Science & Technology Book Reviews (page 17)

DNA by James D. Watson
Released: April 7, 2003

"A grand tour of epochal events in biology history."
Timed to coincide with the 50th anniversary of the publication of the Watson-Crick double helix model, and with a PBS series on the history of DNA hosted by Watson, this blockbuster recaps how it happened, what came before, where we are today, and what the future may hold. Read full book review >
Released: April 1, 2003

"Gould, who lived and died exemplifying that sort of consilience, clearly has the last word."
The late paleontologist is in full and eloquent posthumous voice as he laments a false dichotomy that has pitted science against the humanities, including religion and ethics, since the 17th century. Read full book review >

OXYGEN by Nick Lane
Released: April 1, 2003

"Provocative and complexly argued."
British biochemist Lane (University College, London) examines questions of life and death as seen through the lens of oxygen. Read full book review >
IN THE BLINK OF AN EYE by Andrew Parker
Released: April 1, 2003

"Cutting-edge science, highly recommended."
The Cambrian period saw the first proliferation of complex life on earth, and herewith is the fascinating argument that the development of vision triggered "evolution's big bang." Read full book review >
WATSON AND DNA by Victor K. McElheny
Released: Feb. 28, 2003

"A powerful contribution to the history and culture of molecular biology as well as a fitting tribute to one of its principal progenitors."
Definitive biography of James Watson, published to coincide with the 50th anniversary of his discovery with Francis Crick of DNA's double helix shape. Read full book review >

SIX DEGREES by Duncan J. Watts
Released: Feb. 1, 2003

"Well-done, comprehensive overview of a field that's likely to be an important growth area of science."
One of its young pioneers explains the rudiments of network theory, a science almost too new to have a name. Read full book review >
Released: Feb. 1, 2003

"The scientific status of VSL remains uncertain, but its creator's account of his investigations is irresistible."
A brash young cosmologist describes his attempts to redefine one of the keystones of relativity. Read full book review >
Released: Jan. 28, 2003

"The music of science, as irresistible as Vetiver or Rive Gauche."
An elegant analysis of one man's work in deciphering the sense of smell. Read full book review >
Released: Oct. 1, 2002

"A very welcome, highly readable contribution to intellectual history."
A lucid portrait of like-minded if very different Brits who worked, schemed, and conversed the Industrial Revolution into motion. Read full book review >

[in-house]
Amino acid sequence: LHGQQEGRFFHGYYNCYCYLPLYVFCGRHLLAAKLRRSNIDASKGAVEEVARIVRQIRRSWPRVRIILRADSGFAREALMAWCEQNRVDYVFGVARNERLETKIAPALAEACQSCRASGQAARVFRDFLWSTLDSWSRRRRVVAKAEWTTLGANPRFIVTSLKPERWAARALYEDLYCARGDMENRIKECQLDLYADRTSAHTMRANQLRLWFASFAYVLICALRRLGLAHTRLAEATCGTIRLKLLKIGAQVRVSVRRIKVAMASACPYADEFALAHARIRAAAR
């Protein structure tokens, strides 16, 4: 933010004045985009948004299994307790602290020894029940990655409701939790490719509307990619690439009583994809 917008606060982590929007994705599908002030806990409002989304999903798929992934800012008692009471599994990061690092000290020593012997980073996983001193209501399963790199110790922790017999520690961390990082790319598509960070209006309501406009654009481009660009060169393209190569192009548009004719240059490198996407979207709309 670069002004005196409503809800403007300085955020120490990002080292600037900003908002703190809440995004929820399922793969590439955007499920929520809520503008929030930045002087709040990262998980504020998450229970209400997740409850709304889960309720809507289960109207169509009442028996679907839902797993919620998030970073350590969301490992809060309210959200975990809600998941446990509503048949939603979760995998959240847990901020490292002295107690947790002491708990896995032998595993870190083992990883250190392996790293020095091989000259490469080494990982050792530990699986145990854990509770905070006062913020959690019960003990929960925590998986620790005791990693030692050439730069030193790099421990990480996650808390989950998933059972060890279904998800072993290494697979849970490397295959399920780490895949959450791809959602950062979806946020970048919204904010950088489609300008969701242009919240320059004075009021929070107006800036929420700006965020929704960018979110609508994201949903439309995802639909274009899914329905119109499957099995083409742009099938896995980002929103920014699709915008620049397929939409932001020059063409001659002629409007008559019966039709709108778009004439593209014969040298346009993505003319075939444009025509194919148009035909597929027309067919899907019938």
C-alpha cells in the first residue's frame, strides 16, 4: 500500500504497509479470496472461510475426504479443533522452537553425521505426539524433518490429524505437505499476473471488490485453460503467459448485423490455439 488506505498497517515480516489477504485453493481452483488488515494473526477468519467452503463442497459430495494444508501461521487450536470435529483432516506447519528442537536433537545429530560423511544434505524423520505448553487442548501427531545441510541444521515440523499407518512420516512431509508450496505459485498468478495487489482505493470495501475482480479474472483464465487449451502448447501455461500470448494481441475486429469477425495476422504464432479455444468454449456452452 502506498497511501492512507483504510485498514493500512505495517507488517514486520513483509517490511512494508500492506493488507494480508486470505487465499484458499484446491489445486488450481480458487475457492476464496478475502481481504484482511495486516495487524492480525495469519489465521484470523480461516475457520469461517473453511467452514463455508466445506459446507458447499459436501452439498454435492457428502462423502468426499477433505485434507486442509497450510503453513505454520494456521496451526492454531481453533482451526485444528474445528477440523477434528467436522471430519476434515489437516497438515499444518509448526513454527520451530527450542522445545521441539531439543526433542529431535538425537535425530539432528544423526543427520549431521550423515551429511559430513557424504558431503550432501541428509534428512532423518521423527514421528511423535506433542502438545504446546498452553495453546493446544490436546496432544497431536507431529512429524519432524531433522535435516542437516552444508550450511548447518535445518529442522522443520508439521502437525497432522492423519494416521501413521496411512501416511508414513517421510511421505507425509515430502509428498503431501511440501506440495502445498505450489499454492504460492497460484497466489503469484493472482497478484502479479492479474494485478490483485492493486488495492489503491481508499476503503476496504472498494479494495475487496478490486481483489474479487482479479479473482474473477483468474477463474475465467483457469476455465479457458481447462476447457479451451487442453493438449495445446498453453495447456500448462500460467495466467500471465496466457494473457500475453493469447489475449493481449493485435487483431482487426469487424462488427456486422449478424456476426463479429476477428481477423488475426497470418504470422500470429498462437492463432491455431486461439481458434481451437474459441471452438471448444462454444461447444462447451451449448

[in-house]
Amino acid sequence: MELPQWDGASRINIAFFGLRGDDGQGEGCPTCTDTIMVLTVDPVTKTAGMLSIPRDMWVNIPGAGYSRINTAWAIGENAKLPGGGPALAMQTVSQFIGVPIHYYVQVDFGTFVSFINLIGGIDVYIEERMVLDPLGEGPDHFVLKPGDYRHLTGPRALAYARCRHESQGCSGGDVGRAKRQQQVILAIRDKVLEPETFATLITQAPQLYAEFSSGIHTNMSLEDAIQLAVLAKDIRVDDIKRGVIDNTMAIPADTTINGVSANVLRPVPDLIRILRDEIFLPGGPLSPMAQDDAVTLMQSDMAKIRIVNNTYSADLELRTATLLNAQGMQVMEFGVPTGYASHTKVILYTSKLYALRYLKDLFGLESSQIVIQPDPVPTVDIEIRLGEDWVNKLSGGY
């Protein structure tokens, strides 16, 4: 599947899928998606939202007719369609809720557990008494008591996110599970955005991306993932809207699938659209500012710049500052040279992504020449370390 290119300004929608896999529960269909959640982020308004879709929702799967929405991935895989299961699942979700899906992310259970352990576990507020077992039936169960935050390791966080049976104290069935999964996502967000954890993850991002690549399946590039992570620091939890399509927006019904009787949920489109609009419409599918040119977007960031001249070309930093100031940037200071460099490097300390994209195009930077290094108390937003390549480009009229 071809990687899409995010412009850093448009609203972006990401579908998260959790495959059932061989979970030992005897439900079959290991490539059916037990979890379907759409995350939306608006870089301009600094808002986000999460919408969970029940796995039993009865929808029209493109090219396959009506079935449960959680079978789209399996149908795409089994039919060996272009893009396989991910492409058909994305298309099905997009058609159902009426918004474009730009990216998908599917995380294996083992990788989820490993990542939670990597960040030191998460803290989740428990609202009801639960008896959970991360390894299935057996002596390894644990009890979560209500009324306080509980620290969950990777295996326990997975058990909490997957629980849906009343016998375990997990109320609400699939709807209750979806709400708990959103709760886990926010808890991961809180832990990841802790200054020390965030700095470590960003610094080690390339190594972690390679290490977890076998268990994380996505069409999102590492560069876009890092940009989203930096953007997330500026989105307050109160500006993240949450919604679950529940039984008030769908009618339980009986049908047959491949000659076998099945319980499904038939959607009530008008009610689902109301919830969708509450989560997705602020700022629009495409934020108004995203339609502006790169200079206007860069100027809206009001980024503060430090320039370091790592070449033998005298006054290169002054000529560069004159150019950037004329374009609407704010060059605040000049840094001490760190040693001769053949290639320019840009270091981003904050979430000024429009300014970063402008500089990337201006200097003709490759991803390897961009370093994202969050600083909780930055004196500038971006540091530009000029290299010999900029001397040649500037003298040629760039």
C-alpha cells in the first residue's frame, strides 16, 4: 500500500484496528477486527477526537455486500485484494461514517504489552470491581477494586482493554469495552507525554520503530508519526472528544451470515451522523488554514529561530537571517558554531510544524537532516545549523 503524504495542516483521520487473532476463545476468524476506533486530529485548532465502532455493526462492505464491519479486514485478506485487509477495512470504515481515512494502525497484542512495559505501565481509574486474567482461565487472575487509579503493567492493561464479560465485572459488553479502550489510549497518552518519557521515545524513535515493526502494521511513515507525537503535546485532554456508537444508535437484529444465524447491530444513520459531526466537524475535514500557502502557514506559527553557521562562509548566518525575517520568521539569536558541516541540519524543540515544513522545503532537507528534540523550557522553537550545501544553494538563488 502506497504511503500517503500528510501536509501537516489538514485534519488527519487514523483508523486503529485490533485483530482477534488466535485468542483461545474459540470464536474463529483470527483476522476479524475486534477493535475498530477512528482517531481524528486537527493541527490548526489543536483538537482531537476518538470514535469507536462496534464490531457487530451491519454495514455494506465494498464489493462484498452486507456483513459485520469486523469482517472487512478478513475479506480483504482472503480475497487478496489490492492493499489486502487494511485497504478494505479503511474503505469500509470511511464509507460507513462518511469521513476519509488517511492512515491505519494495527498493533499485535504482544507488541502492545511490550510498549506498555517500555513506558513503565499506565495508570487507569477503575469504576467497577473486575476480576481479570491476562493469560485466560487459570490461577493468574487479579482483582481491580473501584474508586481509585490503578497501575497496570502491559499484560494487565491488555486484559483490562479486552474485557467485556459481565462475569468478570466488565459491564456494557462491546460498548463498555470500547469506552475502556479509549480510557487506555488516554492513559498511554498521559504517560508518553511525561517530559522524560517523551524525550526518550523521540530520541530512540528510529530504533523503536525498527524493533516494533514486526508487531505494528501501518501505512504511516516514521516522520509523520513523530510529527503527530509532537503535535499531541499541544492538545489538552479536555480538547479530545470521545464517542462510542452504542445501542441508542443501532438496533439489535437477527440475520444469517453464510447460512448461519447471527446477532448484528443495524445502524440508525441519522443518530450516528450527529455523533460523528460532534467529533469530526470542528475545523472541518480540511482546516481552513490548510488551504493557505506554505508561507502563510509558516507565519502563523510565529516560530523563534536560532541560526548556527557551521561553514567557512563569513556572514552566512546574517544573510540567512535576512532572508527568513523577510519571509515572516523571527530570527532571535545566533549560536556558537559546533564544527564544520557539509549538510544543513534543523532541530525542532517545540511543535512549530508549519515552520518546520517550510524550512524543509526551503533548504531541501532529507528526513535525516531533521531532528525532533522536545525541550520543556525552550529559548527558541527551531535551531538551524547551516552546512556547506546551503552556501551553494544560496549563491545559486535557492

Released: Oct. 1, 2002

"A rich, sophisticated argument that may leave pious souls a little uneasy."
The well-published MIT cognitive scientist and linguist (How the Mind Works, 1997, etc.) takes on one of philosophy's thorniest problems in this lucid view of what makes humans human. Read full book review >
Released: Sept. 3, 2002

"The present threat of biological terrorism makes this scientific page-turner especially timely."
Truly alarming report on the growing resistance of bacteria to once-effective antibiotics and the struggle of scientists to find new weapons against them. Read full book review >
Released: Sept. 1, 2002

"Mysteries, menaces, and thrills for the skyward eye."
A first-rate science-writer (The Whole Shebang, 1997, etc.) delves into his lifetime passion for stargazing, and the result is essential reading for kindred spirits and all would-be astronomers. Read full book review >
Kirkus Interview
Jude Deveraux
author of EVER AFTER
July 1, 2015

New York Times bestselling author Jude Deveraux's eagerly awaited Ever After, the third novel in her blockbuster Nantucket Brides trilogy, continues the saga of the Montgomery-Taggerts, set on an island steeped in beauty and unforgettable romance. Life is anything but perfect for Hallie Hartley, a young physical therapist who has given up nearly everything—even her love life—for her beautiful blonde stepsister, Shelly. Though Shelly's acting career has never taken off, she has certainly perfected the crocodile tears to get what she wants—which all too often means Hallie's boyfriends. When Hallie arrives home early from work one fateful day, she makes two startling discoveries that will turn her life upside down. "This sexy, lighthearted romp brings the series to a satisfying close," our reviewer writes. View video >